March 4, 2012

A Few Words About Barney


A drug-addled woman who once sang real pretty for a little while dies in a hotel bathtub, and the whole goddamn world went into paroxysms of mourning for a week. But a man who struggled and fought for the right of Americans to read and see and think what they want—a man who literally changed the world—dies, and the silence from the media was almost deafening. Oh, there were a few obits in the usual outlets, but I certainly didn’t hear a peep about it on radio or television.

        I guess that shouldn’t surprise me too much, should it? We are a population of dull-witted cattle, perfectly willing to accept everything as a given. We have no sense of history, as if South Park and free internet porn have always been there. But it was only thanks to the concerted efforts of Barney Rosset and Grove Press, who fought for the right to publish a few books—yes, books if you can imagine that shit—that such things (and so many others) could exist today.

        No one who talked to Barney for an hour would deny that he was a horny drunk. But that being said, he put it to good use, and led a remarkable life. The son of a Chicago banker who was investigated by the FBI at age fourteen because he was an avowed communist, was a cameraman for the Signal Corps in World War Two, and in the early fifties stumbled into buying a small bankrupt publishing house that would later become Grove Press. He was the first American release works by Beckett, Genet, Ionesco, Henry Miller, the Marquis De Sade, Malcolm X, Kerouac, Burroughs, and so many others.

        It wasn’t a walk in the park, of course— Lady Chatterley’s Lover and Tropic of Cancer led to arrests and lawsuits that eventually ended up in the Supreme Court and changed our obscenity laws. No use getting into that whole history here—it’s readily available elsewhere.

        He briefly got into film distribution too, and that landed him in court as well, thanks to foreign art films like I Am Curious (Yellow) and Quiet Days in Clichy. He started the Evergreen Review literary magazine, his offices were bombed, he was investigated by the FBI again. A list of his adventures and misadventures, the people he knew and the people he enraged is endless.

        I have a few friends who worked with him at Grove back in the eighties, but I wasn’t lucky enough to meet him until 2002.

        Together with Morgan and my friend Gary, I was working on the extras for the DVD release of the 1970 film version of Henry Miller’s Quiet Days in Clichy, and an interview with Barney—the book’s publisher as well as the film’s distributor—seemed necessary. So one warm summer afternoon, we trundled over to Barney’s 4th Avenue apartment. It was a huge, open, split-level space, with a dining room in the back, a few scattered tables, and chairs, and Barney’s desk tucked into a corner by the front windows.

        He was charming, lively, already a little tipsy on his ever-present rum and cokes, and was full of more anecdotes than we could ever use. (My personal favorite—which did sneak its way onto the DVD—was a story that ended with Barney calling Norman Mailer and insisting, “come over here and pick up your midget.”)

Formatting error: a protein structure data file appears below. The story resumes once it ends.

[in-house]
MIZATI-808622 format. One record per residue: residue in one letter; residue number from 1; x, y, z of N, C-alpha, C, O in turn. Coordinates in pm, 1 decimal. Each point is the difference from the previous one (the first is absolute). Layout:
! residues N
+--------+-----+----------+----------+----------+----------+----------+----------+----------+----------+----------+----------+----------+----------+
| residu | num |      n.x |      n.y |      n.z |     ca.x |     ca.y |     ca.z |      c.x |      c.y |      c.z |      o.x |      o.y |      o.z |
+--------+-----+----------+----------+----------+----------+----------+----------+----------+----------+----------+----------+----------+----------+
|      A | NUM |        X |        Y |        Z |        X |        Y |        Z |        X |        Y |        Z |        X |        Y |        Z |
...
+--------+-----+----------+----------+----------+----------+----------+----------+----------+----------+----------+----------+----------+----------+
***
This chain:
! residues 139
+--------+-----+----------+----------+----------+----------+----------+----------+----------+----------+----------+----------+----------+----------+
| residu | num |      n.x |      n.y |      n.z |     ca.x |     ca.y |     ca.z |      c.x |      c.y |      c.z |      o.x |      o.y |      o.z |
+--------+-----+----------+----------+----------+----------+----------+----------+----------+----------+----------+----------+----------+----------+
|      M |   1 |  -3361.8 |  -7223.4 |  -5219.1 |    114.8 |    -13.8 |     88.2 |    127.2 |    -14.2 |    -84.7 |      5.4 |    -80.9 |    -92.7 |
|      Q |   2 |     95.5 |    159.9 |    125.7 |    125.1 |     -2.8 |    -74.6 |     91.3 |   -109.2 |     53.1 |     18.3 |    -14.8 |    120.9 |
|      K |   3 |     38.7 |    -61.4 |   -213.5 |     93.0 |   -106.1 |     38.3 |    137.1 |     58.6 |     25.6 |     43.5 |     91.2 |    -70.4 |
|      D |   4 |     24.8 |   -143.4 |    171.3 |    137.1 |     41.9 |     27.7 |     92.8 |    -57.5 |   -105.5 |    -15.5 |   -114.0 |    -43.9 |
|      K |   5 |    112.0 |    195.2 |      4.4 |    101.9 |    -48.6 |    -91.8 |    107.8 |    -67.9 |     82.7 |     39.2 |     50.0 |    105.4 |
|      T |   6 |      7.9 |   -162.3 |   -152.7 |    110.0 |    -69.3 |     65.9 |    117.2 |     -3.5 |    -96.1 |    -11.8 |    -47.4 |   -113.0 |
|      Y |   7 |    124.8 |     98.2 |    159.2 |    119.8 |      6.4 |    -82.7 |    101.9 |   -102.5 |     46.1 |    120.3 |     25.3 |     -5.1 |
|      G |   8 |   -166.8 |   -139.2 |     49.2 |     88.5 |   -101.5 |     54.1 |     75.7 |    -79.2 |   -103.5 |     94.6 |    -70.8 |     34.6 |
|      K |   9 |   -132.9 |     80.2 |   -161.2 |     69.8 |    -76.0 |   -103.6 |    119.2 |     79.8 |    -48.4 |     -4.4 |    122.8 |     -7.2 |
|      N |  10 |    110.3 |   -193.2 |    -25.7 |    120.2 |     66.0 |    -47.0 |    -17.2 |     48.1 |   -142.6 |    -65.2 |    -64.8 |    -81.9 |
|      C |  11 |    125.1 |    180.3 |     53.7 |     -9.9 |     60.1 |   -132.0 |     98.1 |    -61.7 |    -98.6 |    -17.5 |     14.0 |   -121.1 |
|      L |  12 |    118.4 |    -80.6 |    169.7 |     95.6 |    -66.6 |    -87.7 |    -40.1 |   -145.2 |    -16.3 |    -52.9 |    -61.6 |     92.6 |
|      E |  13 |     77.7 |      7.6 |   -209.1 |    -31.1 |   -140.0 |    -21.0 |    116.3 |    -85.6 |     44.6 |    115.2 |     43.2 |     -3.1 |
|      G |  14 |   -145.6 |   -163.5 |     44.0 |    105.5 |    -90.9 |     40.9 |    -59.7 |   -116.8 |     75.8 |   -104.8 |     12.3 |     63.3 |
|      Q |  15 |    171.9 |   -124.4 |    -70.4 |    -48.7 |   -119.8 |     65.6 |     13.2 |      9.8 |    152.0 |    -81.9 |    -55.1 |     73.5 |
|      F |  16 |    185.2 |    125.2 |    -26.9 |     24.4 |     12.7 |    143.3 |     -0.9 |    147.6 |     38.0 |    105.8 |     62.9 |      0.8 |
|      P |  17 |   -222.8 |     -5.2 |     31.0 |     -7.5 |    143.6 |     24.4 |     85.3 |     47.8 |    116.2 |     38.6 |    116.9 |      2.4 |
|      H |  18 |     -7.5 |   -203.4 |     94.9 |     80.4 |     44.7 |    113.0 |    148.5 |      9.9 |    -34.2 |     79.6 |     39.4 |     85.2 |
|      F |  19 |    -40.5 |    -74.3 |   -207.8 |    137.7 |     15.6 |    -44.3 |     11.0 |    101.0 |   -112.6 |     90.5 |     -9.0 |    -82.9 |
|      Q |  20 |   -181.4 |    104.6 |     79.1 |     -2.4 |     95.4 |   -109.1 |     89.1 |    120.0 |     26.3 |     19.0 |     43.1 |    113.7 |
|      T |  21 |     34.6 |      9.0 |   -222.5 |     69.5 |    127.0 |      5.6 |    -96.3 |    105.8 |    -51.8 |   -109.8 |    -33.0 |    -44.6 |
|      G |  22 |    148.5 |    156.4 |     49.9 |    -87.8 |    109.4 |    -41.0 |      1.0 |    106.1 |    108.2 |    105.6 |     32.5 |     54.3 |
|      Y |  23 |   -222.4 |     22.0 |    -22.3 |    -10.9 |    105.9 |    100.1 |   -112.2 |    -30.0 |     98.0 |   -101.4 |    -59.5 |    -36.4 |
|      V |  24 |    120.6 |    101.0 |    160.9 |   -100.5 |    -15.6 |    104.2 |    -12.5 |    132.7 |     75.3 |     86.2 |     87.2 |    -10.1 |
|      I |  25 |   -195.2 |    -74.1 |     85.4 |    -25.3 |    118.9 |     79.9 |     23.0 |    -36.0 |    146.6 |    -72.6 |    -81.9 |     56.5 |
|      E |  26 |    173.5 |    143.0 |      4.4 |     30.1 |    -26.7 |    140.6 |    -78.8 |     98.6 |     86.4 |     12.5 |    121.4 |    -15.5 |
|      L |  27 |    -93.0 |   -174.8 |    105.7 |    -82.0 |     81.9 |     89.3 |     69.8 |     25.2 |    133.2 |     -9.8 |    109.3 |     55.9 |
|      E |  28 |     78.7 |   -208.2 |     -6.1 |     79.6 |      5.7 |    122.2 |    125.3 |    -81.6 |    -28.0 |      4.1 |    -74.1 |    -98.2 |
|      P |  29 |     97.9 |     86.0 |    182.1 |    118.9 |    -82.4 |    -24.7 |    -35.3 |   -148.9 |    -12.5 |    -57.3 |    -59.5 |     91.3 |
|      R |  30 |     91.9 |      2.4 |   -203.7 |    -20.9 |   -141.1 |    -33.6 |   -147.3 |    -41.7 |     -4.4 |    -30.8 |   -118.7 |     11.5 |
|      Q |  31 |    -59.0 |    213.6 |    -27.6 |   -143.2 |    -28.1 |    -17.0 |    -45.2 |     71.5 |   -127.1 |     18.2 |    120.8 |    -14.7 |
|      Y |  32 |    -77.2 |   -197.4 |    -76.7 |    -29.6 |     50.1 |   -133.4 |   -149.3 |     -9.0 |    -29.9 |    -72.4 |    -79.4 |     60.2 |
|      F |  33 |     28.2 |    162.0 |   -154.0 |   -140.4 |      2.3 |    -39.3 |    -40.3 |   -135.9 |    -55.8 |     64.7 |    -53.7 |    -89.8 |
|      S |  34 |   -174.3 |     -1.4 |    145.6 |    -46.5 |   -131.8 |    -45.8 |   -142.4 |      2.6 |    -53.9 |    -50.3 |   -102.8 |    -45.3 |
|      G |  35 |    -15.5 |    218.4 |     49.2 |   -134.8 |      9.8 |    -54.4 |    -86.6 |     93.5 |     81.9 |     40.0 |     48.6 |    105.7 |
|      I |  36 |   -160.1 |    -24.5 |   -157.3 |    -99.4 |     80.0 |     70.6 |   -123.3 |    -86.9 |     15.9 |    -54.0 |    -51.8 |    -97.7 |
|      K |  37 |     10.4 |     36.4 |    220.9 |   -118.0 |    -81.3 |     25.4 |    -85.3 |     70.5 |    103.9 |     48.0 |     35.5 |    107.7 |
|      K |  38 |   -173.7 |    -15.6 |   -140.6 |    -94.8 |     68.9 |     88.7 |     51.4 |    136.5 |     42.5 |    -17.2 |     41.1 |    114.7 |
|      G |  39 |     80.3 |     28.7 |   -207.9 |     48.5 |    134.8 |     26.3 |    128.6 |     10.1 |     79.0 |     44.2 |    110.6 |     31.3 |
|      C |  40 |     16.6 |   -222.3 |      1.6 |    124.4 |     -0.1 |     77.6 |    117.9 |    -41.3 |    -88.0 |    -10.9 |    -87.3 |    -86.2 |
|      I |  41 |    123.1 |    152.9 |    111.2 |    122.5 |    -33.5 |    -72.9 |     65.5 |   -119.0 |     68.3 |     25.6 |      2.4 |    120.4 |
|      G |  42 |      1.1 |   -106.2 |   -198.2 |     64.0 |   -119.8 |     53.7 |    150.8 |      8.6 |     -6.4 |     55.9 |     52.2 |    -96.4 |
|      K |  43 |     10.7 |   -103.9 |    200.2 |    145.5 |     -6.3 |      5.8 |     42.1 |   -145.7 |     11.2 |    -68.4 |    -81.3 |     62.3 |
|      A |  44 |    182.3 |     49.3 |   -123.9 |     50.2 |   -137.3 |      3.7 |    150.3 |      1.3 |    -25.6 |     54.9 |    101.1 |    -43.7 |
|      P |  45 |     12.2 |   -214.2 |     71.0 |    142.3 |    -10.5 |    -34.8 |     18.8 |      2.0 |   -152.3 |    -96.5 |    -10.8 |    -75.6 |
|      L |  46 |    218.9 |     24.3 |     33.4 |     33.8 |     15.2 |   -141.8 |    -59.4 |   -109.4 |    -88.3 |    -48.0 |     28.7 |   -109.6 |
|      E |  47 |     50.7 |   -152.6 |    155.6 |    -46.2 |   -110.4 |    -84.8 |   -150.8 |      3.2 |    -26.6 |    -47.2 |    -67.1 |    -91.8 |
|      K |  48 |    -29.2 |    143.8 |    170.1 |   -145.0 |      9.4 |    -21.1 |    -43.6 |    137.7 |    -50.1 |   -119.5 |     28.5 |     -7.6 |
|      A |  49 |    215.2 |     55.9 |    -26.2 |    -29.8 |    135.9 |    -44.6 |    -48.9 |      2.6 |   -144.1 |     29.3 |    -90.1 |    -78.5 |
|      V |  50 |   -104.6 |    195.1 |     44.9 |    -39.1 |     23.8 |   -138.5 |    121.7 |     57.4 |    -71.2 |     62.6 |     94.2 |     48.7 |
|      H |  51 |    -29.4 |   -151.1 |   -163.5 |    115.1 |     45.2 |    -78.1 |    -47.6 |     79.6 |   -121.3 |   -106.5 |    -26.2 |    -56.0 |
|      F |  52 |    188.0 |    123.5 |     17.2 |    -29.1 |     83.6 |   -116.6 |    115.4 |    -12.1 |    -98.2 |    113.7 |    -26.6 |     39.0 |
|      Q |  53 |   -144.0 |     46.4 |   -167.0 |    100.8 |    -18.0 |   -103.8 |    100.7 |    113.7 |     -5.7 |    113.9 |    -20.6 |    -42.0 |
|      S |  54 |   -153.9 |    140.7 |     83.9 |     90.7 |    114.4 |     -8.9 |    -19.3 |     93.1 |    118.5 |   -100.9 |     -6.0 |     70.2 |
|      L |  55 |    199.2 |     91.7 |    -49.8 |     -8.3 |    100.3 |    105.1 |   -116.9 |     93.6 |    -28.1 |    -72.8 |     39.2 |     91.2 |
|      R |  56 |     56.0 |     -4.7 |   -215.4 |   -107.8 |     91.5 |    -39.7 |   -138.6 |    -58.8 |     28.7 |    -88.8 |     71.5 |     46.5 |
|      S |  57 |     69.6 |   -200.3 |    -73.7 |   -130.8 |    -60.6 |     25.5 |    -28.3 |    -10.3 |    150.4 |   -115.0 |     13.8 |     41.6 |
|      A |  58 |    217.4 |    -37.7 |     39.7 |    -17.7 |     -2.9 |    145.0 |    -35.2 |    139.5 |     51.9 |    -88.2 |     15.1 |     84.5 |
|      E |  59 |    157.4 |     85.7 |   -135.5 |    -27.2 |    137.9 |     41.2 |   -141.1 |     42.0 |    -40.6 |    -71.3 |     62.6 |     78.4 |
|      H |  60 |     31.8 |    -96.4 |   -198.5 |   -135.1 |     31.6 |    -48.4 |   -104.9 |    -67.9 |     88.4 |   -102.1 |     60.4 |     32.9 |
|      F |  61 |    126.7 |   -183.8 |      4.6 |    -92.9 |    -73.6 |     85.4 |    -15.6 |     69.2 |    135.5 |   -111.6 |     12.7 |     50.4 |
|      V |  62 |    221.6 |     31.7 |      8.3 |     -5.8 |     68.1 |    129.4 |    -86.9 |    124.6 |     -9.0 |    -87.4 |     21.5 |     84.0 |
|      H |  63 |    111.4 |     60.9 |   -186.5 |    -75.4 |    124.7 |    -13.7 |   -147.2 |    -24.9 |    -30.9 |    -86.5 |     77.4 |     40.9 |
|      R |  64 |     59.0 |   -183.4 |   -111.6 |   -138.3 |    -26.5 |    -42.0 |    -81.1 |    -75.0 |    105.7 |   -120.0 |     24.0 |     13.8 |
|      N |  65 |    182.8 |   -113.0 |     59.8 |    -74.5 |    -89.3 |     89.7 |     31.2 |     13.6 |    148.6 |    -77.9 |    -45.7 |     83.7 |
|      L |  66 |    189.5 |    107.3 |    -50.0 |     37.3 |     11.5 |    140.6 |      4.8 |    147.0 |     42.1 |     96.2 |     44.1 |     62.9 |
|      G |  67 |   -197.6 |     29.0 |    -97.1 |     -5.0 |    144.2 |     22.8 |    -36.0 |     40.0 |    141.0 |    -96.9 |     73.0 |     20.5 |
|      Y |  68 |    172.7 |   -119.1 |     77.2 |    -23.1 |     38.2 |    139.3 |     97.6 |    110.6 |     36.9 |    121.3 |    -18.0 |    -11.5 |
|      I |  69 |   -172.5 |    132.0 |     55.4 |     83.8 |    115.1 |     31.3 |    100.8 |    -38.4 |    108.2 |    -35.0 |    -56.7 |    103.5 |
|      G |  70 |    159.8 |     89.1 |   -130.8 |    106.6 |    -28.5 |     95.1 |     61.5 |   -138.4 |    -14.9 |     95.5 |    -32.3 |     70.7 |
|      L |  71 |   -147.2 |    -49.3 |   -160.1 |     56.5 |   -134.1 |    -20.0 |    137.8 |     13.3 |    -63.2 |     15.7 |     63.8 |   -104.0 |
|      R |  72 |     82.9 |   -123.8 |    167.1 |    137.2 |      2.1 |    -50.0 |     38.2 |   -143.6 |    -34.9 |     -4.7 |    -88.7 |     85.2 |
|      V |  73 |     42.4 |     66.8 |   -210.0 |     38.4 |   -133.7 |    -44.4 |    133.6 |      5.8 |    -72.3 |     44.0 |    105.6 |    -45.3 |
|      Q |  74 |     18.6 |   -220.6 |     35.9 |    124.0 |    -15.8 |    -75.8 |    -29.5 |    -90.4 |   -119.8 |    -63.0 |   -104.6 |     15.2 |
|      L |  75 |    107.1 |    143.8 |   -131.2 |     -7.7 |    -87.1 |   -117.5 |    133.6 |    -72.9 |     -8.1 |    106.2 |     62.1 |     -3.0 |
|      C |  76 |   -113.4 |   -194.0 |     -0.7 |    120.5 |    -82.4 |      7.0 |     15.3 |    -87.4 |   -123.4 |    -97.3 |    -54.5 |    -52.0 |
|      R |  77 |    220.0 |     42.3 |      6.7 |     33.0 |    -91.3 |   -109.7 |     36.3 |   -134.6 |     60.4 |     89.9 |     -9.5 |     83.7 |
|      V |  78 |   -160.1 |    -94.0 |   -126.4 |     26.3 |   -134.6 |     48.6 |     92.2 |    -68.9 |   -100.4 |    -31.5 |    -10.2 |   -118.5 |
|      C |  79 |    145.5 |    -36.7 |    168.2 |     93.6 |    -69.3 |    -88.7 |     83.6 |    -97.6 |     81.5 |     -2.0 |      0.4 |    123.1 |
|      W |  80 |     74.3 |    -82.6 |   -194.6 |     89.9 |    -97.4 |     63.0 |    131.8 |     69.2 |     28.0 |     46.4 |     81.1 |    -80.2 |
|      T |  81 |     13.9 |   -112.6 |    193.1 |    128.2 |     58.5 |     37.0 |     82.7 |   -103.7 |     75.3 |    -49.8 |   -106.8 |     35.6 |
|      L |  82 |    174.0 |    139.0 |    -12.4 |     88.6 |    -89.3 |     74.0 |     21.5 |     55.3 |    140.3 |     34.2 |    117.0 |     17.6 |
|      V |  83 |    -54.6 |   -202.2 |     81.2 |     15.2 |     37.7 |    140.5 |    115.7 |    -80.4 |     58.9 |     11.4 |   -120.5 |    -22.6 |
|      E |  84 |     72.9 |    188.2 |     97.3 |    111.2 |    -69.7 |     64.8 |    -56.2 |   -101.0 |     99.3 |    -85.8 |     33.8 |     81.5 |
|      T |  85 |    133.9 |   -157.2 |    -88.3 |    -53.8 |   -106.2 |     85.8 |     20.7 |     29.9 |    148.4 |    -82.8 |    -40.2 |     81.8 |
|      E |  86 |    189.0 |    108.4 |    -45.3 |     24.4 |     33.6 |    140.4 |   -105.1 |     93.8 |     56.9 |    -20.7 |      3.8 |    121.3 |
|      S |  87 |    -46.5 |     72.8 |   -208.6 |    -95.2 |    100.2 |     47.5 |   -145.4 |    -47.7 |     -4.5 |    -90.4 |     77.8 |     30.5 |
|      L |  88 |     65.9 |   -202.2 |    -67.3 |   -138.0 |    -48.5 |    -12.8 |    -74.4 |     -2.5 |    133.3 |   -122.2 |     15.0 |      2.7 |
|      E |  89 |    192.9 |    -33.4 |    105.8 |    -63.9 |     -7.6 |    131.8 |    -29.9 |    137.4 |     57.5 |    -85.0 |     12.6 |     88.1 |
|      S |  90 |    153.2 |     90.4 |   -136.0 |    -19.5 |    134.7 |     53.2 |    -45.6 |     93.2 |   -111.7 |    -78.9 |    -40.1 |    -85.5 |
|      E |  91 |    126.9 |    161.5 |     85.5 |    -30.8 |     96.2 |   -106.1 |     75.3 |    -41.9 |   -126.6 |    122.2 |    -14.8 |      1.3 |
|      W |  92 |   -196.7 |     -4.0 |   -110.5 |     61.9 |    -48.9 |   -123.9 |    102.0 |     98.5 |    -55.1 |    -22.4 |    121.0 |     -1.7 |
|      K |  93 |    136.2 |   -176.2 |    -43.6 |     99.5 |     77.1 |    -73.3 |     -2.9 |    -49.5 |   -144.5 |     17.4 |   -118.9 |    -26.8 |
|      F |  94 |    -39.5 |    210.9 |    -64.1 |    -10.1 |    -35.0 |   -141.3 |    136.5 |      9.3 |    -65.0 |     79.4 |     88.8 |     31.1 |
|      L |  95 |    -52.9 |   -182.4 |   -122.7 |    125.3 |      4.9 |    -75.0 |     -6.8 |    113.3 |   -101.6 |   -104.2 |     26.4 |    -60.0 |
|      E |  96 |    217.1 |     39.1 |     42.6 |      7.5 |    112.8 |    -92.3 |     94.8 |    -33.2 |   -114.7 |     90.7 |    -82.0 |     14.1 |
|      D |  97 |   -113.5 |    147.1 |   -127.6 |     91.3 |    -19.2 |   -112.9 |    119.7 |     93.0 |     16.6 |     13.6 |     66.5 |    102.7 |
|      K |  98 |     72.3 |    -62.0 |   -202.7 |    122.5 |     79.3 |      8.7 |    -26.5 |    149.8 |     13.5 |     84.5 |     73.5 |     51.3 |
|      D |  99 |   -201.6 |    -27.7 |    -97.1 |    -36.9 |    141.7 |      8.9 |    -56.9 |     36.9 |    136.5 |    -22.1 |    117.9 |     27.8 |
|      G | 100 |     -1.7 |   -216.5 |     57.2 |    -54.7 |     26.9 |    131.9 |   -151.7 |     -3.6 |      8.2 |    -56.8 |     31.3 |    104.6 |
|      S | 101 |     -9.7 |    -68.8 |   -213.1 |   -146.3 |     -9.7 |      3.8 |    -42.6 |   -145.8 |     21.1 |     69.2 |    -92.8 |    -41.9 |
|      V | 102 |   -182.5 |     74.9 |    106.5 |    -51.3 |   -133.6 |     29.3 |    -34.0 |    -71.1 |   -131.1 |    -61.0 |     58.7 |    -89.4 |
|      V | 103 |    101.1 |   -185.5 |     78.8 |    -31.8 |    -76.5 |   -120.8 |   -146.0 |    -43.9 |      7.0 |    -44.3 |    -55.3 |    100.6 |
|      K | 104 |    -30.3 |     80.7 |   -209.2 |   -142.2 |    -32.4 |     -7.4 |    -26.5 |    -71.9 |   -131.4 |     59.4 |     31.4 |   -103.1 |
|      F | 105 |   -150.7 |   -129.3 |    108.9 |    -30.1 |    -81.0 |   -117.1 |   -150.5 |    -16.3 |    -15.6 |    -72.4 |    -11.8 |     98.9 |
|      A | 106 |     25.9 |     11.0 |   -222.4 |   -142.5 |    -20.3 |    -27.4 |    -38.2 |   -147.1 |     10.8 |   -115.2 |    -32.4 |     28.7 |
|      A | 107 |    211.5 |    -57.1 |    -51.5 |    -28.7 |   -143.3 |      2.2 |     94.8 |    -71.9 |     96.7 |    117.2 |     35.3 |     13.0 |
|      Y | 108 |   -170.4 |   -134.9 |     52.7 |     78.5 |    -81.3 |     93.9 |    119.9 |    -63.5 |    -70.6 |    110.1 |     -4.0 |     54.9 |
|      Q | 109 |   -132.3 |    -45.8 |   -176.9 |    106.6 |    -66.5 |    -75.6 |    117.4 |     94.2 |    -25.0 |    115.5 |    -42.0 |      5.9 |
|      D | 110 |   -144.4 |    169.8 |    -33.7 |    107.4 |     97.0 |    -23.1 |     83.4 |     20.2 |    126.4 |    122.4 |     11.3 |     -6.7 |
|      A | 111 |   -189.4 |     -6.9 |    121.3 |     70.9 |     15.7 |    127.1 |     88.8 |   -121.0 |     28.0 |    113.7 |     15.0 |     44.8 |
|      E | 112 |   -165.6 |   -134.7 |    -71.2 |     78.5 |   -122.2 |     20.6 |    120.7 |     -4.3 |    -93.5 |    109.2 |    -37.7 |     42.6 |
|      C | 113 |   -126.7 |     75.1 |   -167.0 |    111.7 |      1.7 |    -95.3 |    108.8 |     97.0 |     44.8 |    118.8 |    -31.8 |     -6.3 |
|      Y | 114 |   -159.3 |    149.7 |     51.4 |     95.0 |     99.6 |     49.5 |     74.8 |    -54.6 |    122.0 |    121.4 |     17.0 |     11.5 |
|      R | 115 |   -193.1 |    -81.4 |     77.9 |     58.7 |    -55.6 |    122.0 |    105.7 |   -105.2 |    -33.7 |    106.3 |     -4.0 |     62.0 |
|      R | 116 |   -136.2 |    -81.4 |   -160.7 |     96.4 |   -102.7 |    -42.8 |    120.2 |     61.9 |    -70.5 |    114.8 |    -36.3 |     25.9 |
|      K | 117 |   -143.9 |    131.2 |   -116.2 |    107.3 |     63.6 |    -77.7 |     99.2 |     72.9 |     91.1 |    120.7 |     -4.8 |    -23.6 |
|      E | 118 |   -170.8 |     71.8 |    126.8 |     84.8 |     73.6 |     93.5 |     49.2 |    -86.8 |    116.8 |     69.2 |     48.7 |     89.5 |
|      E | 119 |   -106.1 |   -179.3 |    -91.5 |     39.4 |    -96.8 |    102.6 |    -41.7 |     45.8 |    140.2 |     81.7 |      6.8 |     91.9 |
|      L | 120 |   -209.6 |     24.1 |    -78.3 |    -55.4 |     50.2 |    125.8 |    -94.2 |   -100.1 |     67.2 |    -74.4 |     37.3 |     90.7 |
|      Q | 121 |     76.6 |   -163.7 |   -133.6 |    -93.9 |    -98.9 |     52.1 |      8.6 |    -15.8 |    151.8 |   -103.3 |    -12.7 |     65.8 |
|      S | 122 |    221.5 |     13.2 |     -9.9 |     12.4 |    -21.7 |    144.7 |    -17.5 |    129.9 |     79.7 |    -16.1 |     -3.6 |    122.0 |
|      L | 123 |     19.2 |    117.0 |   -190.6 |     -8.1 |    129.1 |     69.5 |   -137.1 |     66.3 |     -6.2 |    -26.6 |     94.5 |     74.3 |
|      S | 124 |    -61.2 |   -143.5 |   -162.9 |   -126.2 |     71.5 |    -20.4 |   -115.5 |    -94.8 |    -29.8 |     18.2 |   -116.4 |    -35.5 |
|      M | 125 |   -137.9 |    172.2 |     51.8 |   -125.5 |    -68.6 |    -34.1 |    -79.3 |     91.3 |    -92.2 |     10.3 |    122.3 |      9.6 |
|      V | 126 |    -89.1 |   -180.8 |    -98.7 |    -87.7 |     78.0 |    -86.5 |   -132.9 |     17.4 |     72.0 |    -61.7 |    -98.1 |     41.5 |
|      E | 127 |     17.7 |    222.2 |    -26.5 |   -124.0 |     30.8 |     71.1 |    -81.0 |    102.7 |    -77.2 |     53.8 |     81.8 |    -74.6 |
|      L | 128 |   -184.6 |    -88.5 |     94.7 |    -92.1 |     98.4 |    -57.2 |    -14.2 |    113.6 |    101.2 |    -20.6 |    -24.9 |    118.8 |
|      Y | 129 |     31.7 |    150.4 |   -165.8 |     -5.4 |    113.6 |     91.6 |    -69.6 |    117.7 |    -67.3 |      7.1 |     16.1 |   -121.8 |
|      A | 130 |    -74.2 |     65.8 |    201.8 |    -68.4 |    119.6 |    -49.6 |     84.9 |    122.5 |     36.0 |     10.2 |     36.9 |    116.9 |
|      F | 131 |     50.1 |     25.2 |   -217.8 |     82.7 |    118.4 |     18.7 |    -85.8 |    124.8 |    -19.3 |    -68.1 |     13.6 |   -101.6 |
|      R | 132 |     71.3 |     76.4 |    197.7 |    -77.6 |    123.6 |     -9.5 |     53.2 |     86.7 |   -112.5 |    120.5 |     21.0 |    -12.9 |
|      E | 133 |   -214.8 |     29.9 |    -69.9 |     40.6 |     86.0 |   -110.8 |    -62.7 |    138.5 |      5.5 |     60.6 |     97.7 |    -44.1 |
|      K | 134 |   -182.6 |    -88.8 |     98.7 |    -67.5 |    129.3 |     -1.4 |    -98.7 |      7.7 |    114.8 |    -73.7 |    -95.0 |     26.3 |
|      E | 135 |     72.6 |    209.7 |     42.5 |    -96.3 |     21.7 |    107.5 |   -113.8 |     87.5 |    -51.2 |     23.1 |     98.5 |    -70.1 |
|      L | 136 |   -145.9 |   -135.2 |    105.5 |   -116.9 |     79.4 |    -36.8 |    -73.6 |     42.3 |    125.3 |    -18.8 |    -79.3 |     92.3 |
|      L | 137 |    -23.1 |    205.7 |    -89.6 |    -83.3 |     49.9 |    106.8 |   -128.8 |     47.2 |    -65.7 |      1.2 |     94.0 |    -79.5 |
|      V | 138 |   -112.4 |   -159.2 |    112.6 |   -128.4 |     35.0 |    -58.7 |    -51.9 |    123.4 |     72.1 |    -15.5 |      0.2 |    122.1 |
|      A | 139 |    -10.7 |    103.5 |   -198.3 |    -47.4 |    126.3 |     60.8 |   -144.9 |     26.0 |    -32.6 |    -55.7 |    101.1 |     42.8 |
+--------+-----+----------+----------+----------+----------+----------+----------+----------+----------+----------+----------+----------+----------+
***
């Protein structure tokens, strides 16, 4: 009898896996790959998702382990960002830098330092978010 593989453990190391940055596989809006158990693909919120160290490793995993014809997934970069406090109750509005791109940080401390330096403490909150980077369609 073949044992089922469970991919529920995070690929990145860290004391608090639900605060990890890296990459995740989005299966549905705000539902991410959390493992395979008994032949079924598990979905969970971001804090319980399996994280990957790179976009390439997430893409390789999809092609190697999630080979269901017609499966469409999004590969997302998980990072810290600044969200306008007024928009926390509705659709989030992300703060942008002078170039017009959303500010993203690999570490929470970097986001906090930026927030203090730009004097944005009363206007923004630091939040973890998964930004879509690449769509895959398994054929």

I had a chance after the interview and during a few subsequent visits to his apartment to pore over his files. One wall of his apartment was lined with file cabinets, each drawer packed with correspondence, news clippings, contracts, photographs, royalty statements, and lawsuits to, from, and involving some of the most important writers of our time. It was all quite humbling. Toward the end of his life, Miller was still sending hand-painted postcards asking for money. His royalty statement that same year revealed that he earned fifty dollars, which doesn’t sound like much but was still more than I’d earned from book sales.

        There are a lot of stories about Barney from people who knew him better than I ever would—that he had a temper, that he had a monster ego, that he could be cruel. Those things may well be true, but around me he was nothing but funny, charming, and open. Which was a relief, given that he’d been a hero of mine long before we ever met. Hell, sometimes it seems he was responsible for providing half my library.

        He was a wildly contradictory figure, a man who described himself as both a communist and a patriot, a man who made and lost millions several times over, and a man who never lost his vision. The real genesis of Grove, he said, was back in 1940, when he was a freshman at Swarthmore. A friend suggested he take a trip to the Gotham Book Mart in NYC, and buy an under-the-counter copy of the then-banned Tropic of Cancer.

        After reading it, he said that he vowed at that moment he would find a way to publish that book legally in America. It took over twenty years, but he did it. He fought to publish several other books as well, which in turn gave him the right to publish dozens of books that were unlike anything any of us had ever read before—books that could change minds and lives and the way we look at the world. He had an unshakable philosophy and desire and the guts to back it up. The goal wasn’t his own glory, but to realize an idea. How many people can claim such a thing any more?


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